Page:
Welcome to my first flex ranking! I’ll show you the week 8 rankings and results here, and hopefully I’ll get to make week 9 predictions before the week is over. It’s all still a work in progress, but let me fill you in on what I’ve been doing:

First, I created a web scraper to get RB, WR, and TE data from the last 7 years. I also created another one to pull FantasyPros ECR rankings. It turns out web scraping is easy with the R package “rvest”. Seriously everyone, if you’re not using R you’re making your life harder.

Next, I explored the data. I’ll have to post some of my explorations later. Some fascinating stuff here including (but not limited to):

- What happens to WR2+ scores when the WR1 is out. The short version: as a whole, the team tends to score about 5 fantasy points less, and each WR gets about 1 more fantasy point. Remember, this is just an average over the last few years. It’s obviously highly dependent on the specific situation.
- What happens to RB2+ scores when the RB1 is out. Short version: the team scores about 10 fewer points in total, but the RB2 scores about 5 more and the RB3 about 3 more.
- The distribution of points to the WRs and RBs based on team. It’s basically what you’d expect: NE and SEA spread it around pretty evenly, PIT gives about half to Antonio Brown.
- Playing at home or away. (Very little effect)
- Playing in division. (Very little effect. Some players affected more, but not significantly when you account for family-wise error rate)
- How fantasy scores are affected by score, opponent score, and score differential (score - opponent score). Again, it’s as expected; everyone scores more when their team scores more, WRs score more with negative point differentials, RBs score more with positive point differentials

I hope to get to tell you all about it in the future. For now, though, I’m just going to try and make predictions and compare myself to the pros.

I’ve made 3 models so far, but I’m probably not going to show you all of them right now. It gets a little clunky to show the rankings for 200 players. The models are all linear models, but they use different terms.

### Model 1

Model 1 models WRs using terms for player, team, score, opponent score, opponent, home/away, whether the WR1 is in that week, and the WRs rank on their team (WR1, WR2, etc.). RBs are modeled using terms for player, team, score, score differential, opponent, home/away, in-division, RB rank on their team, Whether the RB1 is in, and the interaction between those last 2 terms. TEs are modeled using player, opponent, score, opponent score, score^2, and opponent score^2. Data used to model is from 2015-2017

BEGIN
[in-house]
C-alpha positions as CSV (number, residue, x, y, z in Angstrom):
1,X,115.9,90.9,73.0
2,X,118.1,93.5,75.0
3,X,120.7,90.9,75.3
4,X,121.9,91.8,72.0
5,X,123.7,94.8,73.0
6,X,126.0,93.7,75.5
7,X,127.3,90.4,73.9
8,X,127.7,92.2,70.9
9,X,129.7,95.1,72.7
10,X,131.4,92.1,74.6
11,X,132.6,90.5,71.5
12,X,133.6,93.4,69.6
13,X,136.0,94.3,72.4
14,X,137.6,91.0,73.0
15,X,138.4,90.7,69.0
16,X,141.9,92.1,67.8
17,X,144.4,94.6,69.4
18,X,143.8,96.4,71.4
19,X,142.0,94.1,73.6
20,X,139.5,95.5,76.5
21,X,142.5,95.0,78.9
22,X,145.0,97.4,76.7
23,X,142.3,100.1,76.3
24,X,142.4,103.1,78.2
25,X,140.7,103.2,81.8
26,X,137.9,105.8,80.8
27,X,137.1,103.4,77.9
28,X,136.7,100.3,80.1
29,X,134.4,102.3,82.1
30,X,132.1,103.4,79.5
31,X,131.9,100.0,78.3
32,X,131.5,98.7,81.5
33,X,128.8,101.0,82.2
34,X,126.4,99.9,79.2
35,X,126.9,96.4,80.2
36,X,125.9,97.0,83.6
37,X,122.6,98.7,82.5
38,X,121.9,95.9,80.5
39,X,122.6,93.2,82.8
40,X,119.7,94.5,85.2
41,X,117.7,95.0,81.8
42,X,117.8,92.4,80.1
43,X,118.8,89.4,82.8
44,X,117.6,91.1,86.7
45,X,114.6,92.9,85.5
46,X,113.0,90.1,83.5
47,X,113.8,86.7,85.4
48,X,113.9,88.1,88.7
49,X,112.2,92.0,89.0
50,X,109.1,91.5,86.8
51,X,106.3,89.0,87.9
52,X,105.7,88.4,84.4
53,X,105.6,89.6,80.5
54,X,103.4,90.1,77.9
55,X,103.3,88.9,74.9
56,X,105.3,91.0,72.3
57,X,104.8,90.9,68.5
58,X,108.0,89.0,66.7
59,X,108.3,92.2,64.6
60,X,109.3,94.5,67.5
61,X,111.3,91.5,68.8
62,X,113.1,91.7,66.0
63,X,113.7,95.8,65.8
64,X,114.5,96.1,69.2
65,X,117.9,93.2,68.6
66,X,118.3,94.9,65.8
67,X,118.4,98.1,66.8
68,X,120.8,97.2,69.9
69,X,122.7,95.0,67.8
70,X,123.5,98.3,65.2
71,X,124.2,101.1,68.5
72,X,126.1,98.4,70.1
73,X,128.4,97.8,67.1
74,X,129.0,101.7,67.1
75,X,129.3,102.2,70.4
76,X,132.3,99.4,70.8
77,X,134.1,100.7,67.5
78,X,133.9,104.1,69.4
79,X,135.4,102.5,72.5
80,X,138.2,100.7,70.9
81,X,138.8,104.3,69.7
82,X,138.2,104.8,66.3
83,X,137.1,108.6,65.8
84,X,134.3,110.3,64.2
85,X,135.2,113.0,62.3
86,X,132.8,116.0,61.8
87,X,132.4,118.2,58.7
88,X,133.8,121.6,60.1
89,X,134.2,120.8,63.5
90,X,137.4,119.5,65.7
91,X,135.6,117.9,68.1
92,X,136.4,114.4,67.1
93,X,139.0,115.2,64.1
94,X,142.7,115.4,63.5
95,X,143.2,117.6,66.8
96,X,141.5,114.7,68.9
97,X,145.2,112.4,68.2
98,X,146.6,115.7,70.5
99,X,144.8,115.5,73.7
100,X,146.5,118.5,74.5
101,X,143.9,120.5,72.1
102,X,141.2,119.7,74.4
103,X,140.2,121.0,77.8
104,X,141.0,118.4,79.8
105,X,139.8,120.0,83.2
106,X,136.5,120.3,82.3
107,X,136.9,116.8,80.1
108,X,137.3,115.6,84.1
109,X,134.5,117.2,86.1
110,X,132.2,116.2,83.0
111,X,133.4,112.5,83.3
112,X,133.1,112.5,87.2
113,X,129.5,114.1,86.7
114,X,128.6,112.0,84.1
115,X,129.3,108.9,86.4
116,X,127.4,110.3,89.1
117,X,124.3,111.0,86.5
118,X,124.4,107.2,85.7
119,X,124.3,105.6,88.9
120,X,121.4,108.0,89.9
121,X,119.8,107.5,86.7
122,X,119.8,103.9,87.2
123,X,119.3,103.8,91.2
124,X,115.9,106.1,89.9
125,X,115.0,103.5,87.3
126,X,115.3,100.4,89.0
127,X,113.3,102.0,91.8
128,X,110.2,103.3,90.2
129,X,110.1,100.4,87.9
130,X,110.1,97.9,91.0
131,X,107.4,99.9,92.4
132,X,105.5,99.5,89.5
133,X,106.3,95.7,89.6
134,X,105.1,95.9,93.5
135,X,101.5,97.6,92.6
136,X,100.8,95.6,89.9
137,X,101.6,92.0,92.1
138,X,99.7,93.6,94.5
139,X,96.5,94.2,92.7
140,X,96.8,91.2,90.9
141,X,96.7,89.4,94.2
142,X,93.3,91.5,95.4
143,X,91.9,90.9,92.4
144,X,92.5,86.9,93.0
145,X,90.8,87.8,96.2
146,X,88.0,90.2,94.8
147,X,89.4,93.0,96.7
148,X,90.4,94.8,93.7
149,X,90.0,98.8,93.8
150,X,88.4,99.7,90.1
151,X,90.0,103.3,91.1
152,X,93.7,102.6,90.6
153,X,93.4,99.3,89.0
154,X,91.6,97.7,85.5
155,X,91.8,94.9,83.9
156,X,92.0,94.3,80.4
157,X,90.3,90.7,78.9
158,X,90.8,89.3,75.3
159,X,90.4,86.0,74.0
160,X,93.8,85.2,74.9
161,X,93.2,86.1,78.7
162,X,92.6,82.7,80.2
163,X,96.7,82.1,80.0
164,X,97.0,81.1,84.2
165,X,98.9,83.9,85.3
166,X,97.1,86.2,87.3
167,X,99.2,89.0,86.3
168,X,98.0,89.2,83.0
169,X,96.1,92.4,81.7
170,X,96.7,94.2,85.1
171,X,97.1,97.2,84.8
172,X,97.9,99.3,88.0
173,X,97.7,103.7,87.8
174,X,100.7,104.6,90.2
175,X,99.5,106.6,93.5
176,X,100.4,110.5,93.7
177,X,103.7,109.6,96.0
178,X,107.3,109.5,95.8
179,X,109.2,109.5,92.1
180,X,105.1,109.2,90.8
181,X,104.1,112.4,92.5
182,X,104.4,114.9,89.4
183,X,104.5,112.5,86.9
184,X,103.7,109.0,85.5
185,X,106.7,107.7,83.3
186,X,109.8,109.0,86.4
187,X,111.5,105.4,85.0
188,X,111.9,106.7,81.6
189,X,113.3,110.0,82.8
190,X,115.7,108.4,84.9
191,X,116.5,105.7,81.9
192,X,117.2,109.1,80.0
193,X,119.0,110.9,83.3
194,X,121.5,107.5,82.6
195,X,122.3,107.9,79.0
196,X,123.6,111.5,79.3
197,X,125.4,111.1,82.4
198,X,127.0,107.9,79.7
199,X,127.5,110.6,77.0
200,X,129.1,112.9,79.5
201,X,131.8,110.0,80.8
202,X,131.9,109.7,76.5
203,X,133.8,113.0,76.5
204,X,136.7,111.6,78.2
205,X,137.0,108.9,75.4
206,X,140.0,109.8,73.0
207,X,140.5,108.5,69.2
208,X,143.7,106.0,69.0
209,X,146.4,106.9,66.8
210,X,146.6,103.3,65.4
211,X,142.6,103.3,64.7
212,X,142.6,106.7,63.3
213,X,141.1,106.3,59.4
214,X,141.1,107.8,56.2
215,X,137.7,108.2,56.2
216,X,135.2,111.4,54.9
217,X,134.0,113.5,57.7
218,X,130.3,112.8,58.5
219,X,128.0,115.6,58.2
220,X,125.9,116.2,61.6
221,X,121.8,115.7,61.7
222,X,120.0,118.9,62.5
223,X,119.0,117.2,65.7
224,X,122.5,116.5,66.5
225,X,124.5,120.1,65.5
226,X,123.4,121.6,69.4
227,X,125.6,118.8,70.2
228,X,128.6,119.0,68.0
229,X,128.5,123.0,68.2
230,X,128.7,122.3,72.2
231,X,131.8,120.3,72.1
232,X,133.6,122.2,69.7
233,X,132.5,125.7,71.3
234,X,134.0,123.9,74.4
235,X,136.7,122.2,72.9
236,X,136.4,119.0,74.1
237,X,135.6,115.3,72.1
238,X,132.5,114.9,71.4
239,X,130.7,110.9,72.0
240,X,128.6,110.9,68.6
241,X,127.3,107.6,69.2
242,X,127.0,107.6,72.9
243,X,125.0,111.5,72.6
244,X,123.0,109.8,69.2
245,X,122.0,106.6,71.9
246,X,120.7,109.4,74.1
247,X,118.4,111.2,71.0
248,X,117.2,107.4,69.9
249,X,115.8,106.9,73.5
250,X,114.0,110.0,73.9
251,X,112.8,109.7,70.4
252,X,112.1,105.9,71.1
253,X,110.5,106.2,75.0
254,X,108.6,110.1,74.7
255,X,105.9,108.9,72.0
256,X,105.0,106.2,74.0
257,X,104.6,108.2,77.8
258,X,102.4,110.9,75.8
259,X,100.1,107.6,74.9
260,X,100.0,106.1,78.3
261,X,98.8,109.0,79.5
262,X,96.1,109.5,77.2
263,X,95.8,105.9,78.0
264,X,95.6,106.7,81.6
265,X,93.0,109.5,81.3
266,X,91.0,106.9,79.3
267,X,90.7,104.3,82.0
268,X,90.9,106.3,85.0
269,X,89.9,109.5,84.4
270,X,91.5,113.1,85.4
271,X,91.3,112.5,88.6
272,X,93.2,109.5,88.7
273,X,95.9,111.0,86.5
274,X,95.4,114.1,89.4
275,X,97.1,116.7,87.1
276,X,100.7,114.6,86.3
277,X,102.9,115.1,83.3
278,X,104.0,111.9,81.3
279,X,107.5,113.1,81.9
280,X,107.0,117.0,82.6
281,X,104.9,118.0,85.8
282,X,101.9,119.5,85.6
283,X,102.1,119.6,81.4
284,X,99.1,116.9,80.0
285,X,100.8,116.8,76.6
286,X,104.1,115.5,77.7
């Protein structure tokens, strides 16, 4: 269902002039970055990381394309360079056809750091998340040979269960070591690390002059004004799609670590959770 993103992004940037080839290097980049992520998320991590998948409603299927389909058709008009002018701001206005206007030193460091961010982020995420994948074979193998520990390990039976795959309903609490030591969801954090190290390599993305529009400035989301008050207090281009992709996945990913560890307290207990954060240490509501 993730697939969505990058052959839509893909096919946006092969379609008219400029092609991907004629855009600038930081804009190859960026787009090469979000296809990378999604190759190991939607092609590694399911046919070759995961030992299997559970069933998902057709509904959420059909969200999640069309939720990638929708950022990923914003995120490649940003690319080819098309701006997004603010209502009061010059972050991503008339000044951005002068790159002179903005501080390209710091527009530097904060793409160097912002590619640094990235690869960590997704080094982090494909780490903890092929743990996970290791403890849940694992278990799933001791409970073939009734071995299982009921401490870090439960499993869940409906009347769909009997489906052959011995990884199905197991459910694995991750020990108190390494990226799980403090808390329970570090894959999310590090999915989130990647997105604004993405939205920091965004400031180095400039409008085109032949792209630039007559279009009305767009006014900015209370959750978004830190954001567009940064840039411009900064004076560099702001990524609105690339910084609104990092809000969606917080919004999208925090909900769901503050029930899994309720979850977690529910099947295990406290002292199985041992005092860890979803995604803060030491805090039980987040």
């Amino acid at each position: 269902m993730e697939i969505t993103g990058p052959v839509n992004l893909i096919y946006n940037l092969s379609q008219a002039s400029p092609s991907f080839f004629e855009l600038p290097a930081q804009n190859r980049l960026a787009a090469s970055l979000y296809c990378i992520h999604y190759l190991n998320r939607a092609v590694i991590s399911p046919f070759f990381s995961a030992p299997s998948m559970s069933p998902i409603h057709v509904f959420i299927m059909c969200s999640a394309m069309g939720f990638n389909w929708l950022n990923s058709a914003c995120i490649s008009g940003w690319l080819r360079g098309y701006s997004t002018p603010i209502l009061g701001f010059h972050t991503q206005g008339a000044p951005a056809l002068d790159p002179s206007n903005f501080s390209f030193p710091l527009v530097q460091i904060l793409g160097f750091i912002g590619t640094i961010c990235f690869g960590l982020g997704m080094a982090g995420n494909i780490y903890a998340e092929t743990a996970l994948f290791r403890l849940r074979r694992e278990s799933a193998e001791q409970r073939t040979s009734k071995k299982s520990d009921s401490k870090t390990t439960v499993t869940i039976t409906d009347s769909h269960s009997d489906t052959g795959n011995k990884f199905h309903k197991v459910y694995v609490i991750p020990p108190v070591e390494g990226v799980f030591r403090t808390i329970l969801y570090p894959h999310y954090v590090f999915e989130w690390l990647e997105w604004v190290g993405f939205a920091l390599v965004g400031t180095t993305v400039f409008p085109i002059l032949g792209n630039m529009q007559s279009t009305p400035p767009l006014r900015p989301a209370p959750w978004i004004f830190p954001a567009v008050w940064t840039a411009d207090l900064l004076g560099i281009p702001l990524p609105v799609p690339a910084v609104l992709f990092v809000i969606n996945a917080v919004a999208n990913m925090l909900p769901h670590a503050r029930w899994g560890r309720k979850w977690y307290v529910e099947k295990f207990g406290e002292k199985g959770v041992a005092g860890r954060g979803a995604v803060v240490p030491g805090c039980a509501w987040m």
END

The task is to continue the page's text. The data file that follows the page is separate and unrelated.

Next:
### Model 2

Same as model 1, but using only 2017 data

### Model 3

Here’s a tricky one. This model assumes that an entire team can be expected to get a total of X points against another team, and that those points are then divided among the players who are in. This sounds about right for some teams, right? Seattle and New England spread it around so much, everyone can’t all score every week, right? What happens when one of the WRs or RBs is out? It should be spread among the remaining players, right? Here’s what I did:

- Predict the fantasy points expected in a game based on team, opp, scores, and if WR1/RB1 is in
- Get the fraction of points that each player gets on each team. i.e., Zeke gets 95%, Crowell gets 50%, etc.
- Divide up the predicted points based on fraction (normalized to the players in the game). So if Philly is missing their RB2, their RB1 and RB3 would get more work, but proportionally as much.

This should probably work with teams like NE and PHI (whose RBs split the work), but not for Dallas when Zeke is out or PIT when Bell is out; they would likely use one backup as a workhorse if their main guy is out. This also doesn’t account for WRs and RBs taking each other’s work, as I model the total WR score and total RB score separately. Not ideal, but I think I have some good thoughts in this model.

So that’s what I did last week. I’m not certain how to show the predictions. If I put them all in one pretty graph (here’s model 1):

It’s not great. I can also break the players out into groups of 36 so you can read them (again, model 1):

But that’s still not easy to search. I’ll have to work on displaying. Anyway, here’s what the weekly accuracy scores look like for my models:

Remember, I’m trying to copy FantasyPros accuracy scoring (It’s a slight modification, see here), so lower accuracy score is better. The accuracy score is roughly how many points you were off by. If you guessed everyone correctly that week the score would be 0. Like FantasyPros I score the WR and RB accuracy by the top 35 predicted receivers, and the TE accuracy by the top 15. I also decided to rank my overall flex ranking by looking at the top 90, because that’s really the thing I care the most about. Here are the scores for my 3 models compared to FantasyPros ECR (as downloaded 10/26):

FantasyPros ECR beat all of my models models at the running back position, but a few of my models beat them at wide receiver and tight end positions. And overall, the Flex accuracy of all of my models was slightly better than FantasyPros. Finally, if I take the best of each model and put them together into a super flex model (The WRs from model 1, RBs from model 3, and TEs from Model 2), I get an accuracy score of 477.1, which is slightly better than all the other models!

So here’s what I’m thinking. It’s a little crazy to show the results for every model every week like I do with QBs, Defenses, and Kickers. Maybe I’ll try just showing the model that was best last week. I’ll get better at the writing and predicting. For now, though, this isn’t too shabby.

Week 9 should hopefully be out before week 9 is over. I don’t have anyone in Thursday night’s game, but I’ll try and get it out so I can make decisions for later in the week. I have an undefeated team to defeat.